What is sensory processing or sensory (motor) integration?

Sensory Processing

What is sensory processing or sensory (motor) integration?

When we see, feel, smell, taste or hear something with our senses it is called perception.

Often such a perception is a motive for us to respond, or the reverse, not to respond. But even when carrying out daily activities such as eating or getting dressed, we use the information of these perceptions. The cooperation between perception on the one hand and the resulting activity on the other hand is called sensory processing (or sensory modulation). Children use it for example when they are playing.

In sensory processing, also called sensory integration, the sense of being touched and moved, and the sense of posture and movement take important parts. The importance of a proper use of these senses for the development of the child can be explained by the role they play in keeping balance and stability. Maintaining balance has always priority over performing other activities. The different types of feeling/sensing work closely together, but each has a different function in this process.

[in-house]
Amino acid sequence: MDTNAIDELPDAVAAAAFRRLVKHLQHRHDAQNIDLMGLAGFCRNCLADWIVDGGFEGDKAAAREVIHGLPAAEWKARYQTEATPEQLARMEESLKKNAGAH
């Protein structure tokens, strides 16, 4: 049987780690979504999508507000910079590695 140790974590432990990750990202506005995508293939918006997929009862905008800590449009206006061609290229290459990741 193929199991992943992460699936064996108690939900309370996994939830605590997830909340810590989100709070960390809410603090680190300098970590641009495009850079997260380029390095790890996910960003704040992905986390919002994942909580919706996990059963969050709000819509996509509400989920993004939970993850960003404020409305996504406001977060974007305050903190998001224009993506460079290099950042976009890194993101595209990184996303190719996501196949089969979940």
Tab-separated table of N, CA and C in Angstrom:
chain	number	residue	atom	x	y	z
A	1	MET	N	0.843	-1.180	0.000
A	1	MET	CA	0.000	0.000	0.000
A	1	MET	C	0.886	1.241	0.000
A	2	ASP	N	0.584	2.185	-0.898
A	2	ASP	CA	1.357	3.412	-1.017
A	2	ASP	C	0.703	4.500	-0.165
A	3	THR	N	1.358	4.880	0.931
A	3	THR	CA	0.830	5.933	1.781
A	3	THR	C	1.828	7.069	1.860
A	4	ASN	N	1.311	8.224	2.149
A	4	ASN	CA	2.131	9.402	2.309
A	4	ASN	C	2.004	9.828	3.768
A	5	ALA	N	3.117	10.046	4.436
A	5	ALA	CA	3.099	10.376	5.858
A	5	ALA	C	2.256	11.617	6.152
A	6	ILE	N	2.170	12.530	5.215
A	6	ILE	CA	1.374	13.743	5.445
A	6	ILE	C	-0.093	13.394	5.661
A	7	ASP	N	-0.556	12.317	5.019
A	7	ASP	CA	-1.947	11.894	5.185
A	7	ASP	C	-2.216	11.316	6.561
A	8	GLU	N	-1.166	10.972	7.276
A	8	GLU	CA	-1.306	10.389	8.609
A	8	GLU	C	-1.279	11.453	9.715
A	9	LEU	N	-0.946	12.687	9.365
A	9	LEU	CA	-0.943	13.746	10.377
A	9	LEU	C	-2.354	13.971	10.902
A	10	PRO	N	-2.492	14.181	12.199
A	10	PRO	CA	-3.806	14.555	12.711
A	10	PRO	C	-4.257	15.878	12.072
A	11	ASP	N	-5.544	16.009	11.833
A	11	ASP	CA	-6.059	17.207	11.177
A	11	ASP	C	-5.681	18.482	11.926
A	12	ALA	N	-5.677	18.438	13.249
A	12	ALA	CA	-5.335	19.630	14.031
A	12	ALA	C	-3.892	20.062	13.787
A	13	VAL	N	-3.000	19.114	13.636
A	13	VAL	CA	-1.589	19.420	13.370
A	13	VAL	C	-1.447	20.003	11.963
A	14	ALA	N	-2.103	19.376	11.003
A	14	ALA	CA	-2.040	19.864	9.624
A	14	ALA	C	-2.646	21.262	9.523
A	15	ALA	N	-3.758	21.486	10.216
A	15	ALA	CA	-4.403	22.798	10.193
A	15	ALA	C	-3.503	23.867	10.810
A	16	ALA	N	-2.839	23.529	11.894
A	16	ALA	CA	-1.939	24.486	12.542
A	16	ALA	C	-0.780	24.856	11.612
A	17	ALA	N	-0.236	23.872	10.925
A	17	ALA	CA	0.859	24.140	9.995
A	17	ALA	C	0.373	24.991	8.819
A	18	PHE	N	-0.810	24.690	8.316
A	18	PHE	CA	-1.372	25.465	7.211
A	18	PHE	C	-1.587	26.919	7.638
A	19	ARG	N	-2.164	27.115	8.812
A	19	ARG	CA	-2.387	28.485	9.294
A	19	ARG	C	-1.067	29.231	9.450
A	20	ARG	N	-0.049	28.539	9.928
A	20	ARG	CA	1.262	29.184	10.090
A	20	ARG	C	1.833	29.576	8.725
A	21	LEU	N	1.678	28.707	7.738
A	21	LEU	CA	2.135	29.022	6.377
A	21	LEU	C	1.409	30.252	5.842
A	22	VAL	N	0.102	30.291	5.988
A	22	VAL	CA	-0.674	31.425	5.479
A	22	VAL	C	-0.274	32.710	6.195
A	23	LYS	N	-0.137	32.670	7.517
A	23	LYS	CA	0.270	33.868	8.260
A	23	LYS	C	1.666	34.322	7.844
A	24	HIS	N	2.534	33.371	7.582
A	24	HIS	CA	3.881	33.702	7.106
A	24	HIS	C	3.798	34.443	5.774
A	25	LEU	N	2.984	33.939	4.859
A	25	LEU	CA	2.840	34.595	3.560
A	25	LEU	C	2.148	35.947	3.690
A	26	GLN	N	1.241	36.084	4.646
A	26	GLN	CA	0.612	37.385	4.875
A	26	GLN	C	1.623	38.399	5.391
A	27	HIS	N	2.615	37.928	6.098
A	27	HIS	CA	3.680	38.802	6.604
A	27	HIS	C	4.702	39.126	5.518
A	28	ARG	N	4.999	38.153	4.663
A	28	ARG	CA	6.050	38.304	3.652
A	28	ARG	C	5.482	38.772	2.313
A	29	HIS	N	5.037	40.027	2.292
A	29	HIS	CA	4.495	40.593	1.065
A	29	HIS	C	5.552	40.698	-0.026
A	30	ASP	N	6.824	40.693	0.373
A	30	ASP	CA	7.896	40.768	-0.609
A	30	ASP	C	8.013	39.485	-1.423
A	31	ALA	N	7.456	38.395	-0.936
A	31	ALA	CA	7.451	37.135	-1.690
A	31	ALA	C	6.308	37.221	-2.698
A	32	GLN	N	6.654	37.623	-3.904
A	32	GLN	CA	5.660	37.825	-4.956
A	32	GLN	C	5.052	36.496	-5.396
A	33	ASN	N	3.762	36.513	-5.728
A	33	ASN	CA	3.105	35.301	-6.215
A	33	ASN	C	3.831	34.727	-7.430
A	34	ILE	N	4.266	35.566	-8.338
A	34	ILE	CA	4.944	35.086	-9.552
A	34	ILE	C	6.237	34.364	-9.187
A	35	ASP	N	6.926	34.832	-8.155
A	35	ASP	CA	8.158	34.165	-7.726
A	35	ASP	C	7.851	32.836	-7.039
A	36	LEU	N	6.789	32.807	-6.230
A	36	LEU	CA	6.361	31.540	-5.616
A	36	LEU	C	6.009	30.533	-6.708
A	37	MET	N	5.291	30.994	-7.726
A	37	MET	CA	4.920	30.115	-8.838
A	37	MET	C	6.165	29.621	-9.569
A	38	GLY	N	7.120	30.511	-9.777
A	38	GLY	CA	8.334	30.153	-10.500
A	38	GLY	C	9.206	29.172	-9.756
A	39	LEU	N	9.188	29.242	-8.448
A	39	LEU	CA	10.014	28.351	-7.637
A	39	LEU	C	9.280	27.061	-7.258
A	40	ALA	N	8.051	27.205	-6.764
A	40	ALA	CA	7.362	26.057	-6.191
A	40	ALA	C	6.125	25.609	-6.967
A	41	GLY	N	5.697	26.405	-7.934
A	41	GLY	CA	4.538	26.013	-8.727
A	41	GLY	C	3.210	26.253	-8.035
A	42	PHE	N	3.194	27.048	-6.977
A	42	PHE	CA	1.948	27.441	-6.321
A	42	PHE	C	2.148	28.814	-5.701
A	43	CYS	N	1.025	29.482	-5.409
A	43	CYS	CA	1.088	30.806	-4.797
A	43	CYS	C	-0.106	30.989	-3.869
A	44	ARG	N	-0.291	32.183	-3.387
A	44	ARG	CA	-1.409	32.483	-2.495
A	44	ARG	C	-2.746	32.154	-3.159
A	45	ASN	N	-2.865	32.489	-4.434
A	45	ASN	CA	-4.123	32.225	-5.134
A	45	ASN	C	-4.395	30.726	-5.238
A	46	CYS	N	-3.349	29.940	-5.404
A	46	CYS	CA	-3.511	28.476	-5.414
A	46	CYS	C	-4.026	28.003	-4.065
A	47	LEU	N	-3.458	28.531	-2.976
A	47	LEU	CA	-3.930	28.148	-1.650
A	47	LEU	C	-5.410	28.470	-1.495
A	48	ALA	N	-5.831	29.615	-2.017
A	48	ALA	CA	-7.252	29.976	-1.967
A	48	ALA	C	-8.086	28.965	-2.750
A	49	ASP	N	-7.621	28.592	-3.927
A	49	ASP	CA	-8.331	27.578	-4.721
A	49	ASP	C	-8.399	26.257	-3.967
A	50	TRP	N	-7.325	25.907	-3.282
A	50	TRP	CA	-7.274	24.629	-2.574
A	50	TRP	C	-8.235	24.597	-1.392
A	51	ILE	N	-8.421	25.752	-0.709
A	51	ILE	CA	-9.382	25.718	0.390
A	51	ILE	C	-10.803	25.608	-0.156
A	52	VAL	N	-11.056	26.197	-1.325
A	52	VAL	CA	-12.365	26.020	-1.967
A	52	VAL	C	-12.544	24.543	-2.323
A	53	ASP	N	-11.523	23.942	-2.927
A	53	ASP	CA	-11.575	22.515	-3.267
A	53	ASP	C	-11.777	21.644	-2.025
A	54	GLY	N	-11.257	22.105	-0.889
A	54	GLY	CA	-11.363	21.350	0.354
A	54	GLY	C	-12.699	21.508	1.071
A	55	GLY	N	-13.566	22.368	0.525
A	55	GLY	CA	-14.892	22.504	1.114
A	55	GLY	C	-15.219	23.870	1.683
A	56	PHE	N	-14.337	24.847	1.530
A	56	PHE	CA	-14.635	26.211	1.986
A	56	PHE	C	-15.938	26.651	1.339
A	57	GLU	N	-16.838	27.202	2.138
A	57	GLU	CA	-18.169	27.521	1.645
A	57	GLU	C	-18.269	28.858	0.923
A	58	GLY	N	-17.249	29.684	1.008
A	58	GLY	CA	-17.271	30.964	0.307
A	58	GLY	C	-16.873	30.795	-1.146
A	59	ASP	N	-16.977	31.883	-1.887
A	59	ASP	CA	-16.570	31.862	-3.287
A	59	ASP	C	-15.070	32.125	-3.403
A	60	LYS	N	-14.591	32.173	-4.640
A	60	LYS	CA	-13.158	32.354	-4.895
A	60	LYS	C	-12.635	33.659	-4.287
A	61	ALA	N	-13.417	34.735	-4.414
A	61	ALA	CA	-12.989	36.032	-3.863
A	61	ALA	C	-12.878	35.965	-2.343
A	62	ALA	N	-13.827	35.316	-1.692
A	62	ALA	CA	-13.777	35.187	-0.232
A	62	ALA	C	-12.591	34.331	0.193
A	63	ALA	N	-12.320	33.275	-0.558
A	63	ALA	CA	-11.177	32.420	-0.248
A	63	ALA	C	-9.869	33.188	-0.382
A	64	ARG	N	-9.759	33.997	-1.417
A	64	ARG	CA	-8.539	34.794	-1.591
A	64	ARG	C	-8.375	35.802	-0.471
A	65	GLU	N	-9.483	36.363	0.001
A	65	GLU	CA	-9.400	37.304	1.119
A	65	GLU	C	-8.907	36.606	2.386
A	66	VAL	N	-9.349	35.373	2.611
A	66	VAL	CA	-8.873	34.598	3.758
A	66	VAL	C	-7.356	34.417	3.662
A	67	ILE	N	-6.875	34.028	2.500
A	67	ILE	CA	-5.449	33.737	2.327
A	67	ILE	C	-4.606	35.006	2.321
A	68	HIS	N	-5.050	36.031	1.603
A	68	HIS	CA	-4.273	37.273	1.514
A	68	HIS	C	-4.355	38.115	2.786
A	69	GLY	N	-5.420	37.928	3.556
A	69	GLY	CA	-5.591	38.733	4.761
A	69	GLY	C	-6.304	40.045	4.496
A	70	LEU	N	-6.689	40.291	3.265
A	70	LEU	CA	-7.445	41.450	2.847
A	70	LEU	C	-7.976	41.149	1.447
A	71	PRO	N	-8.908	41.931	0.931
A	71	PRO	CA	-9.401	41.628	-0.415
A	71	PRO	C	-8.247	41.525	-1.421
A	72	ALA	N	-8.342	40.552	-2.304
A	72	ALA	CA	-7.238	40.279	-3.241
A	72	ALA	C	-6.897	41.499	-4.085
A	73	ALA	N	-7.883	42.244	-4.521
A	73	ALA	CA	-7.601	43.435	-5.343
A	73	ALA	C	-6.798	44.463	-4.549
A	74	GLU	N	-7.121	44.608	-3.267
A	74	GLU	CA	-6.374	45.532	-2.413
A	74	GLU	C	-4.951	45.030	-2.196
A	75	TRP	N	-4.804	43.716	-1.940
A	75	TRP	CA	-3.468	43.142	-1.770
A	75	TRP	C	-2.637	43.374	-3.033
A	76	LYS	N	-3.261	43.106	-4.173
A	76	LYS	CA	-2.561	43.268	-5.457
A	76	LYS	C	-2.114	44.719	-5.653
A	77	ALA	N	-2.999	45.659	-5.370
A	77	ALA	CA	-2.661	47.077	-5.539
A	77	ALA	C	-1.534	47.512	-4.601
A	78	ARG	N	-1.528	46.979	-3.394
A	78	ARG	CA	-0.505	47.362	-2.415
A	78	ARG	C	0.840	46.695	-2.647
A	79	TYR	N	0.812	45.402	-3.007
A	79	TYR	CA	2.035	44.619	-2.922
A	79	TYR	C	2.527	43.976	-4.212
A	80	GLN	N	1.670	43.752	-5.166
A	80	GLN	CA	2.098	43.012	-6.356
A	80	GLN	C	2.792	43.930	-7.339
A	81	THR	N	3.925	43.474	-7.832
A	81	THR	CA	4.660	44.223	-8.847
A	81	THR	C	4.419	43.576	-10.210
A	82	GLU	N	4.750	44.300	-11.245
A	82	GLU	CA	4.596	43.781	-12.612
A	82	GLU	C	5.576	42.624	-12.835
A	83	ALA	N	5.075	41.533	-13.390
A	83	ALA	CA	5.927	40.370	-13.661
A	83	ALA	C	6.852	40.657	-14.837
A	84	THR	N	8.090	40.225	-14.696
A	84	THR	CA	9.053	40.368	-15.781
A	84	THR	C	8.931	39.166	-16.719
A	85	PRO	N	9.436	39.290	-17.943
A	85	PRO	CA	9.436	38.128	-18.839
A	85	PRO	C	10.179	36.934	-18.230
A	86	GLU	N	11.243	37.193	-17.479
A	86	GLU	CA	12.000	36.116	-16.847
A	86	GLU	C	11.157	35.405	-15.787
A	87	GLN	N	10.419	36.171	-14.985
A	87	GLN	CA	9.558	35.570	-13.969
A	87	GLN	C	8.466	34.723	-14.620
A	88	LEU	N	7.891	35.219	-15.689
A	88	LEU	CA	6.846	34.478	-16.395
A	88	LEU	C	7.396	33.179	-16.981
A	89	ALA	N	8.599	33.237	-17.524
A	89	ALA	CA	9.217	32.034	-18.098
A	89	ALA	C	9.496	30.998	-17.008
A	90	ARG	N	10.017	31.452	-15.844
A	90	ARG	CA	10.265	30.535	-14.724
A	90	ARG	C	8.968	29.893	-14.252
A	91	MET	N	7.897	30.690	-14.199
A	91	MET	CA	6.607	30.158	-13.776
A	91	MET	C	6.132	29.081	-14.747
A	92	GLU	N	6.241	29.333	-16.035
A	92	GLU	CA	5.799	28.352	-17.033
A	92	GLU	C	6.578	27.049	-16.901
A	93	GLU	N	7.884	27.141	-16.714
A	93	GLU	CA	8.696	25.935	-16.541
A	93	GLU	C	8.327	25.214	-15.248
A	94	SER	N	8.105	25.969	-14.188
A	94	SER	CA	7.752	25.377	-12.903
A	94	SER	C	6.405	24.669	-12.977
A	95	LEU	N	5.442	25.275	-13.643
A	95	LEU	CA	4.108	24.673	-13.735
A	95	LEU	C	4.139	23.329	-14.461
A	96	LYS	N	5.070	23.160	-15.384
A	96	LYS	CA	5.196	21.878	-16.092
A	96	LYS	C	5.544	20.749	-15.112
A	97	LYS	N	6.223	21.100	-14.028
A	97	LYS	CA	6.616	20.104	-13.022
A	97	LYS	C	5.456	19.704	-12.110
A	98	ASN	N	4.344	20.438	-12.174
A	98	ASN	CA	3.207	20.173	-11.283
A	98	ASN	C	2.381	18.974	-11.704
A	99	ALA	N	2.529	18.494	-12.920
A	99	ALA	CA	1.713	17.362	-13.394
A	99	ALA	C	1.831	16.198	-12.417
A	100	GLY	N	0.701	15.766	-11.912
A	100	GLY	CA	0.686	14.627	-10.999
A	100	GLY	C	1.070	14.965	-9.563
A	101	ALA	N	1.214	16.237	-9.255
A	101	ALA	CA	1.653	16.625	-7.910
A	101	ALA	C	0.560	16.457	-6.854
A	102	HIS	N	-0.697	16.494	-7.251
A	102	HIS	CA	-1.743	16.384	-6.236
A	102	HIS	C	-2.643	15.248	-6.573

The sense of being touched

The sense for touch is situated mainly in our skin. This enables us to feel it when we are touched, and to feel if something is either warm or cold, or hard or soft. It enables us also to feel if it is pleasant to be touched by someone, but also to feel if the ground beneath our feet is solid enough to stand on. This sense gives us tactile information.

The sense of movement or balance

The information of the balance-organ, which is situated near the ear inside our head, is called the sense of equilibrium or balance. This organ gives us information about the position and movements of the head. As a result the balance-organ warns us if we threaten to fall. For example when tripping over a loose stone in the pavement. This sense is also called vestibular information.

The sense of posture and movement

This information comes from sensory cells in our muscles and joints. It gives us information in particular about the position of our body and the way we move ourselves. This sense is also called proprioceptive information.

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